Ward 3 candidate
What are your three biggest priorities if you are elected?
I believe my priorities should be the concerns of neighbors across the community. My top three priorities are public safety, core city services and roads, and building housing. It is important that we try to keep our property taxes manageable and make sure we are delivering on the basic city services residents deserve.
St. Paul has a ballot measure this year to increase sales tax in the city by 1%, with the funding going directly to improving roads and parks in the city. What is your stance on this measure to increase sales tax? What are your thoughts on the City’s current plan for how the increased funding would be spent if passed?
I intend to vote yes on the sales tax because of the backlog of deferred maintenance on our roads, but I have strong concerns about increasing a regressive tax. This increase will hurt some businesses and consumers, but this past summer has revealed the need to commit substantive resources to our infrastructure. After the courts recently stated St. Paul must stop assessing residents for street repair and property taxes continuing to squeeze homeowner and renter alike, we need a dedicated source of revenue.
We also know many parks need serious investments in their facilities, and I support some of this revenue helping to make sure our parks continue to encourage families to enjoy them. As councilmember, I fully intend to serve as a watchdog and ensure revenue raised remains dedicated to these two important services.
The West End of St. Paul, and especially West 7th, have long been considered prime redevelopment areas in the city, especially with the long planned Riverview Transit Corridor. What are your priorities related to housing and redevelopment? What is your current stance on West 7th as a major transit corridor? How do you balance those priorities with supporting small businesses in the area?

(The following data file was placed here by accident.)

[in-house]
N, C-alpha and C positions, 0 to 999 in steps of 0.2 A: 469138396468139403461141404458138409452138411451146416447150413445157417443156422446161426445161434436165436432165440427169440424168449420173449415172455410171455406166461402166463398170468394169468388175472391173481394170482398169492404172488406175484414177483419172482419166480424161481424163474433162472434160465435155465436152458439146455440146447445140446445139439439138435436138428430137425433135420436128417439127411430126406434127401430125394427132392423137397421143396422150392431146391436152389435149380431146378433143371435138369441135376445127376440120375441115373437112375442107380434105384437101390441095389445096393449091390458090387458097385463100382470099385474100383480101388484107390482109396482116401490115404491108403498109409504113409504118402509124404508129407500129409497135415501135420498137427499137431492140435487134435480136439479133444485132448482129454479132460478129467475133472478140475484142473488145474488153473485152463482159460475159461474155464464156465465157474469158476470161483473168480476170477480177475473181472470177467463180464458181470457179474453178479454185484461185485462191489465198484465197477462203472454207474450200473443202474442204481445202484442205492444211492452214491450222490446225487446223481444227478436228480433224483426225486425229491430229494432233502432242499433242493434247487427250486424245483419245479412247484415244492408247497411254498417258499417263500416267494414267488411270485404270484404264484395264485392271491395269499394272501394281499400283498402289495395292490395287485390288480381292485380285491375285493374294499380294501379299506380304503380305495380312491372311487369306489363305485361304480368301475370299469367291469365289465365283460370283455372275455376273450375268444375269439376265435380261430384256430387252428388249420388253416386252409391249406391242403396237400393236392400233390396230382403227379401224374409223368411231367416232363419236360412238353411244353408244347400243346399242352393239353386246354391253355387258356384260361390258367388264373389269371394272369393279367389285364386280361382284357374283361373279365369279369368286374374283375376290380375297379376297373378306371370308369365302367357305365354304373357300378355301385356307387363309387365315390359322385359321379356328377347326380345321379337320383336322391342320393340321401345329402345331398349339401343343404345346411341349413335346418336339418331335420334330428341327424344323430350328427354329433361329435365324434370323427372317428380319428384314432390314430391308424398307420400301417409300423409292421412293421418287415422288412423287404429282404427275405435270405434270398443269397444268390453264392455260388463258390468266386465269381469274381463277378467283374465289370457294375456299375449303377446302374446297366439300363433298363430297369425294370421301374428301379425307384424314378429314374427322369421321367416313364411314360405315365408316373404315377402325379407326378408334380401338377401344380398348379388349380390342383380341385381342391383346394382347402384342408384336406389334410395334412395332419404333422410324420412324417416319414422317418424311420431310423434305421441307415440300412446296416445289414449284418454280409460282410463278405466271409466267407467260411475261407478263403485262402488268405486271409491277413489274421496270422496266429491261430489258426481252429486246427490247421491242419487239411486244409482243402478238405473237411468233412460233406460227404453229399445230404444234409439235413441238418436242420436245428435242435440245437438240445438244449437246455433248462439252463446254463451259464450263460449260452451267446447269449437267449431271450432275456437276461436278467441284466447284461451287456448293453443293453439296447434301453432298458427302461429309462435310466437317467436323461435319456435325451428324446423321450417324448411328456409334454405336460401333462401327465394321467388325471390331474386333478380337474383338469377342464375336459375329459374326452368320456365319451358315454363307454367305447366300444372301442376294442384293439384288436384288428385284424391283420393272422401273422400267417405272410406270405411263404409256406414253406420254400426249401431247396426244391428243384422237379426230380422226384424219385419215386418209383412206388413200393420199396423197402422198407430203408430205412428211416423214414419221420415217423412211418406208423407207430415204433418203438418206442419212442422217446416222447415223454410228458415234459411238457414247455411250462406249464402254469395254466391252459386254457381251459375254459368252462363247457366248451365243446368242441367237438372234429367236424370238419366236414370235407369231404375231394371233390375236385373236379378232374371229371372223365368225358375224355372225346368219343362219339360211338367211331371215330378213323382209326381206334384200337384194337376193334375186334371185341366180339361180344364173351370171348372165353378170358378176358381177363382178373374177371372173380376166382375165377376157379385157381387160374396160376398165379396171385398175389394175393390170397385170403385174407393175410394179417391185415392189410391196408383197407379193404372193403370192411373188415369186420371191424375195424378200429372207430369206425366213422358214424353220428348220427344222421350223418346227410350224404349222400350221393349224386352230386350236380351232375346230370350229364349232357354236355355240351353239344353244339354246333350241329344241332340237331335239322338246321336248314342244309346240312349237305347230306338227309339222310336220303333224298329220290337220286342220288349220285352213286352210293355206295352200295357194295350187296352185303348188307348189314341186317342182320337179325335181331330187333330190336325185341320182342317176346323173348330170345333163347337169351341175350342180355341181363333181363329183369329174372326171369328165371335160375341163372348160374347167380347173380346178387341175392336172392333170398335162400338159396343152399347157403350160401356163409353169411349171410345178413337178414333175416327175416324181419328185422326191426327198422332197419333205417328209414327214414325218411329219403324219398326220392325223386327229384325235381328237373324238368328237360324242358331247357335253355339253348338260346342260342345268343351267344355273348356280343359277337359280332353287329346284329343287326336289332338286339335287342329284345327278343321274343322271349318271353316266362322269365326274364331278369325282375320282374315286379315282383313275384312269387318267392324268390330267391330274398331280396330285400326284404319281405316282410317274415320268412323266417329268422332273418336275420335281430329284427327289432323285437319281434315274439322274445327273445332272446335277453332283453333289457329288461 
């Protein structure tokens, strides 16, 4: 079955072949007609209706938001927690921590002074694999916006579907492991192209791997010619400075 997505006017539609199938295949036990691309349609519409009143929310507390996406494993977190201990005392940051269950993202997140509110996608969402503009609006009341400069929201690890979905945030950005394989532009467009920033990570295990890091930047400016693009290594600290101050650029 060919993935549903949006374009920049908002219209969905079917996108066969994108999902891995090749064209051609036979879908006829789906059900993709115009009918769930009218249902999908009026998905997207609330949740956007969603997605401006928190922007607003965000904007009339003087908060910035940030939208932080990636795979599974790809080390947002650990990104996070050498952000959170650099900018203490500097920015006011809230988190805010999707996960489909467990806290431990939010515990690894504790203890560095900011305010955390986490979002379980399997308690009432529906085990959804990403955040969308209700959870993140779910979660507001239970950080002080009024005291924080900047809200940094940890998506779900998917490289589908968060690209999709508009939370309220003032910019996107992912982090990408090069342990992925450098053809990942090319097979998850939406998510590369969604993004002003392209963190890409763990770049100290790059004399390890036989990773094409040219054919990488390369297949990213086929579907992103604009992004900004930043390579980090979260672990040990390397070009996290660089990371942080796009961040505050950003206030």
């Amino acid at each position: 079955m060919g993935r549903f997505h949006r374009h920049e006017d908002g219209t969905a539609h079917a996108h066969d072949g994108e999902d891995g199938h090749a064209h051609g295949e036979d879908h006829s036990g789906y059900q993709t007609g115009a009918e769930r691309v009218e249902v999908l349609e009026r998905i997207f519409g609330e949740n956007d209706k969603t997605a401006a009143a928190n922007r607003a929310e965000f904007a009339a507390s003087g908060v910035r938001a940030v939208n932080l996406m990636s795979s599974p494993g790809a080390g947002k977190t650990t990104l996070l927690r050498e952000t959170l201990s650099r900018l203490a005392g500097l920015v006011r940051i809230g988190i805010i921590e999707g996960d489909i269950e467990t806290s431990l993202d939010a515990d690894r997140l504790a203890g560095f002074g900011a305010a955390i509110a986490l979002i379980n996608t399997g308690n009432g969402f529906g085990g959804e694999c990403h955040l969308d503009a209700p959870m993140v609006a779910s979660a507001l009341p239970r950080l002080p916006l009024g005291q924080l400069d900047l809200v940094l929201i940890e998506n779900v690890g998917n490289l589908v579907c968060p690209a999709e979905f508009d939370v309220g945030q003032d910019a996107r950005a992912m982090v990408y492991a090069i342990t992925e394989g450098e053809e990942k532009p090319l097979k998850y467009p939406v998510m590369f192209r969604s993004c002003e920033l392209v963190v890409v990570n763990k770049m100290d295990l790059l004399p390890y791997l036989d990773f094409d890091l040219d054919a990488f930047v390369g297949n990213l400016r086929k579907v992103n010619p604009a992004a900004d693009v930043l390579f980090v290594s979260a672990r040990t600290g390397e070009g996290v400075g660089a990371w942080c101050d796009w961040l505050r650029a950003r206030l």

West Seventh currently is a major transit corridor for vehicle traffic. While there have been many plans discussed regarding the future of additional modes of transportation along West Seventh, a dedicated lane for Bus Rapid Transit will prove to be the most viable game in town. I believe this is the best balance between quick travel to work for residents along West Seventh while making sure people can access businesses in great need of customers. The city should actively engage with businesses to ensure street access to brick-and-mortar shops remains during construction and connect establishments to financial supports available from the State.
Regarding housing and redevelopment, I believe we must confront the challenges we face in attracting capital due to rent control. Several important projects that would have added many units of housing, including affordable units, will not be built. Furthermore, thousands of units are not scheduled to be built at Highland Bridge, and this limits our city’s tax base and increases the burden on current property taxpayers. I support smart redevelopment and believe we should pass a 30-year exemption to help encourage building homes for homeowners and renters in need.
The Minnesota Bureau of Criminal Apprehension has reported that St. Paul is experiencing vast reductions in violent and property crimes this year, putting crime rates on pace to be below 2019 levels. At the same time, St. Paul is seeing historic highs in unhoused populations in the city and annual increases in emergency response calls, including a 5% increase in 2022 alone, taxing already overburdened systems. What is your approach to addressing public safety in the city to address these and many other issues?
I believe we need a full spectrum public safety response. This includes funding our law enforcement response to address issues regarding catalytic converter theft, car theft, and property crimes people are concerned with in Ward 3. While statistics are trending in the right direction, ensuring that they continue to do so is very important to neighbors. Our public safety response also includes providing resources to our firefighters, so they can meet the demands of responding to over 60,000 calls per year.
While it is important to fund our police response, we must also look for ways to invest in programs that prevent crime. This includes providing targeted investments in youth that helps them avoid conflict, reduce gun violence, and provide healthy outlets of activity. As someone that has seen what happens when youth lacks investment, I understand the importance of helping people chart better courses in life.